The Internet of Things and Security -
a contradiction in terms and what to do about it
The Internet of Things (IoT) is one of the keywords that should not be missing in any conversation when it comes to upcoming projects in the coming months. But does it make sense and is it even necessary to deal with it? Isn't it just a trend that nobody cares about in a few months time and which will be laughed at this time next year?
More than just a new buzz word
Because like every new buzz word in the technology industry, IoT is also true at first glance:
- If you talk to five people about it, you get ten definitions of the term
- Everyone is aware that "you have to plan something in that direction" but (almost) nobody has concrete ideas
- Reference projects are usually far away, both geographically and thematically
- You can be sure that it will certainly not affect your own company.
- Or one is aware that it will have a major impact on the industry, but how to deal with this fact is more than unclear.
- But everybody knows a company that already deals with this and that is supposed to be pretty great. So I hear. So they say.
Nevertheless, one should not dismiss the topic as a fad about which one will shake one's head with a smile in a few years. The increasing intelligent networking of devices and machines via the Internet certainly provides many opportunities to open up new business areas, to optimize existing ones or "only" a better way to transform routine processes from tiresome tasks to meaningful measures by means of automation.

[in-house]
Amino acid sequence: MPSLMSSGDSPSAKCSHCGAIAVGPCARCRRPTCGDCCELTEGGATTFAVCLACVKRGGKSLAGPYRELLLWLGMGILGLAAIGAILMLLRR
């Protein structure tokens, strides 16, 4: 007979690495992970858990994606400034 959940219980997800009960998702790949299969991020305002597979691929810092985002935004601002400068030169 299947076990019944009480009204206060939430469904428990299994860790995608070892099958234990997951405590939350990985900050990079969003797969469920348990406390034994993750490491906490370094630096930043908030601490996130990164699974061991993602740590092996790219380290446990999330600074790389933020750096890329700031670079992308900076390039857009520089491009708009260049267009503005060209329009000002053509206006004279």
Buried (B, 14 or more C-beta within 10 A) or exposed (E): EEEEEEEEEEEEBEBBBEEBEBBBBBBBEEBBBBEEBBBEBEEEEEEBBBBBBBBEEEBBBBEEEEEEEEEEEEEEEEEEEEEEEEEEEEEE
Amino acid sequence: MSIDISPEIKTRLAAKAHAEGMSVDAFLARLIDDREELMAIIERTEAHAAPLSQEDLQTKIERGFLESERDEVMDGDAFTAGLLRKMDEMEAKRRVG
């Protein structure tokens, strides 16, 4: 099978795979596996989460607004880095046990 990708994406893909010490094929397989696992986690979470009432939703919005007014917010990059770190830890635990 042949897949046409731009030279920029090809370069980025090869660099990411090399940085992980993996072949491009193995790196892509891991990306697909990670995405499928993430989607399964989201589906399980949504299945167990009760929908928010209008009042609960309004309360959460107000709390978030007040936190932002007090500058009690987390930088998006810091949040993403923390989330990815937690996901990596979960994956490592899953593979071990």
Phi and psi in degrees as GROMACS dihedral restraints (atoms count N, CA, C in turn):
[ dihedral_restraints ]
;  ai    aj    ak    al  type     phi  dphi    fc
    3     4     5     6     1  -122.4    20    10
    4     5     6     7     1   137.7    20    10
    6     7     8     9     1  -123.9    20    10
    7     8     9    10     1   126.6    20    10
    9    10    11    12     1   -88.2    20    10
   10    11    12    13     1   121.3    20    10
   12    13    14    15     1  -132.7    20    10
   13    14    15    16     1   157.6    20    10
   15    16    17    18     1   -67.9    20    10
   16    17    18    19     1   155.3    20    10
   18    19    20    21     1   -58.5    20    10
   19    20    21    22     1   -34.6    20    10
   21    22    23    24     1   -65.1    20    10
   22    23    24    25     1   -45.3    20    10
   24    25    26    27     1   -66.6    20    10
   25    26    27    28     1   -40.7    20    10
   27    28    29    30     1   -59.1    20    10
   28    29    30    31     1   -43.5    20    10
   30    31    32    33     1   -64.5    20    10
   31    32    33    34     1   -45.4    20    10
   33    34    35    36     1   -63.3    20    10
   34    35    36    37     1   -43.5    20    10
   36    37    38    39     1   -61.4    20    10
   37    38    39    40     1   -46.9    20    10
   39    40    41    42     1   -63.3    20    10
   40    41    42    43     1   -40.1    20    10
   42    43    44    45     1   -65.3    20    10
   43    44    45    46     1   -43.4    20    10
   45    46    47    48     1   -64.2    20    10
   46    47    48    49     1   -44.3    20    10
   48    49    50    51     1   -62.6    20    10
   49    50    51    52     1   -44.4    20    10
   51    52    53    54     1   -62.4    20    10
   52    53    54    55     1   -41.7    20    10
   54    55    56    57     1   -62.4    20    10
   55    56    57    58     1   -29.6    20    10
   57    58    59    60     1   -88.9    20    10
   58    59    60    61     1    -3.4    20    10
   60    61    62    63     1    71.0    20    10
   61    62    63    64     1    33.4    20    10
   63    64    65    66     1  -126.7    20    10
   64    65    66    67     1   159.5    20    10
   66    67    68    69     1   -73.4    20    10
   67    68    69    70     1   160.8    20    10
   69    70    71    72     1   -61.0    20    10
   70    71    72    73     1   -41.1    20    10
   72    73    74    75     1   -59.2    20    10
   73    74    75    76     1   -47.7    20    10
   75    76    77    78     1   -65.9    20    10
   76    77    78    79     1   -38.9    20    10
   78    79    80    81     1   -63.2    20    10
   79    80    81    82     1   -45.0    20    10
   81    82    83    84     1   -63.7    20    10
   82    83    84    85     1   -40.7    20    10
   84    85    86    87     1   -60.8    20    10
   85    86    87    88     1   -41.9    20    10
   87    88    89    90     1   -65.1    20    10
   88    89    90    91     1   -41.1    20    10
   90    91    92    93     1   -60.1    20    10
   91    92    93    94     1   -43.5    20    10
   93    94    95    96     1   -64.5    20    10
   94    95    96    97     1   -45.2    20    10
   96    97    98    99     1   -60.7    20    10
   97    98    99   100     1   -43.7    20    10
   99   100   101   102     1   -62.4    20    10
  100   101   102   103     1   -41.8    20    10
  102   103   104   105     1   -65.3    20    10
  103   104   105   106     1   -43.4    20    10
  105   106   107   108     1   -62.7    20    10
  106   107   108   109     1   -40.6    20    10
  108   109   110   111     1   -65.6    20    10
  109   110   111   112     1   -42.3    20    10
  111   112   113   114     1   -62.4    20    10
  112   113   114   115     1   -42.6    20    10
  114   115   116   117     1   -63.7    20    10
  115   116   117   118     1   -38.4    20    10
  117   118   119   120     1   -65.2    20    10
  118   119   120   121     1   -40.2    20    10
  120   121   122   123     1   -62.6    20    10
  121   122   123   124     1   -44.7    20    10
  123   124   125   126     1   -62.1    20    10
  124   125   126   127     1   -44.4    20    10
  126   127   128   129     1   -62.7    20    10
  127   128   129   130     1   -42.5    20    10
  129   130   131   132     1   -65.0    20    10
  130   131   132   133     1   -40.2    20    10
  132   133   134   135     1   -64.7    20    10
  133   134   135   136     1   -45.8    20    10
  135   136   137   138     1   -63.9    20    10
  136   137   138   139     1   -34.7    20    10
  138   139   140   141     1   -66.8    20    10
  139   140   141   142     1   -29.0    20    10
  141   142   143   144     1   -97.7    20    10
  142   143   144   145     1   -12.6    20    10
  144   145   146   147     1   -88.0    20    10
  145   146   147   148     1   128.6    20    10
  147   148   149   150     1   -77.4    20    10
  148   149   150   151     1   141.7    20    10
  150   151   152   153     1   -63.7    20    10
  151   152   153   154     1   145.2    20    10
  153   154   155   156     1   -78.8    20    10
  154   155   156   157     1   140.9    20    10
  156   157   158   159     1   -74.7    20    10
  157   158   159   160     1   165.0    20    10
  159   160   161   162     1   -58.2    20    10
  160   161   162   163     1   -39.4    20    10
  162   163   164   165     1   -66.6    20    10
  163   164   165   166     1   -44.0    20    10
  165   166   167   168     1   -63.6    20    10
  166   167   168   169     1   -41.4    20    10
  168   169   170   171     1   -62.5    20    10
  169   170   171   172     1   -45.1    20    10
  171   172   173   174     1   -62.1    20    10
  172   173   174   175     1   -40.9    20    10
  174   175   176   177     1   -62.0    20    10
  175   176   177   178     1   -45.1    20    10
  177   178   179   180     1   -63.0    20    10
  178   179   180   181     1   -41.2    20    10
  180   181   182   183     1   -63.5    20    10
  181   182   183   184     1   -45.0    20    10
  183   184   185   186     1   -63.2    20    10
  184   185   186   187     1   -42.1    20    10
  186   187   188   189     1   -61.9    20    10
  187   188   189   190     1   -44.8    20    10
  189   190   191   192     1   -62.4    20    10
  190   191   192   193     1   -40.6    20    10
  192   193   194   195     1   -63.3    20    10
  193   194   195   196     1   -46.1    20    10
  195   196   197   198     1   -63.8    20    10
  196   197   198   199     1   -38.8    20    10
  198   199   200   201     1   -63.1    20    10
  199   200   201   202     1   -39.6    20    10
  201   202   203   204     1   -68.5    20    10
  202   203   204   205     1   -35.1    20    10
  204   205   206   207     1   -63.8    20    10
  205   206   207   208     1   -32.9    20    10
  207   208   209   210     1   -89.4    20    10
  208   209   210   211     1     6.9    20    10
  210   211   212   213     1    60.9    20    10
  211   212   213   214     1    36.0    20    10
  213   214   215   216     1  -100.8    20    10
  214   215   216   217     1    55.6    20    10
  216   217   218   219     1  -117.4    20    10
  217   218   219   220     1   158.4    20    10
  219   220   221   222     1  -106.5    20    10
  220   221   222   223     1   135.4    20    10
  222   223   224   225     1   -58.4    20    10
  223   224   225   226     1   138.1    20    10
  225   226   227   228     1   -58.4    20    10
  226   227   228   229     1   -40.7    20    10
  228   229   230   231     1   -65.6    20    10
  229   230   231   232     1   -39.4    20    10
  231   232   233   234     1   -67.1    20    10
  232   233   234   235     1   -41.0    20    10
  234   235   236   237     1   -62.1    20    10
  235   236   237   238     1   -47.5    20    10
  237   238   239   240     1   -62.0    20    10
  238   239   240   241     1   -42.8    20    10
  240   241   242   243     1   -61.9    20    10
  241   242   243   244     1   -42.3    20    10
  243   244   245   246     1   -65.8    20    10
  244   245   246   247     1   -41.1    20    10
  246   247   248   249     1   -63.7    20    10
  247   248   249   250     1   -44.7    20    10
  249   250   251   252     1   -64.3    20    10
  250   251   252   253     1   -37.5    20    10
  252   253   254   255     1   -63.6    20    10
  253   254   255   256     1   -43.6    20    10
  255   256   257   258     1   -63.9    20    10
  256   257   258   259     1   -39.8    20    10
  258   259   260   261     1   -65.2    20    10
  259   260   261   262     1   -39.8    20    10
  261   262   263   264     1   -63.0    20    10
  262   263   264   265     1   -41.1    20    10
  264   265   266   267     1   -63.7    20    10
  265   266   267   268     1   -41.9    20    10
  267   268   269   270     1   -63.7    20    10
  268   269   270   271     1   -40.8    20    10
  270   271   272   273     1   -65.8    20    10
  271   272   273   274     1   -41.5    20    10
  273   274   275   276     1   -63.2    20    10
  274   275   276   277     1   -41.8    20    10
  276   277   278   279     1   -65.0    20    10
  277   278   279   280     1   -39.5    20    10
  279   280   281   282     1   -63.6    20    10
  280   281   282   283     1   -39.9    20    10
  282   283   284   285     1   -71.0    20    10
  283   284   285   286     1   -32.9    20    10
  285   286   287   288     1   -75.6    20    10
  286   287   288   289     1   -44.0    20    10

Then why bother with security at all?
On the other hand, the fact that virtually all current devices that are suitable for communication via IP also do so means that IT managers are faced with much greater complexity. We also took a closer look at this aspect in our IDC workshop.
And of course, you shouldn't kill new opportunities just by talking about potential disadvantages. Nevertheless, there are some security aspects that should at least not be completely ignored when planning revolutionary ideas. Especially since most of these devices collect data, which almost always has a personal reference, thinking about such auxiliary conditions is a must, at the latest by May 25, 2018 and thus the end of the transition period of the new DSGVO.
Some of these topics will be discussed in more detail in the next few articles, although we make no claim to completeness.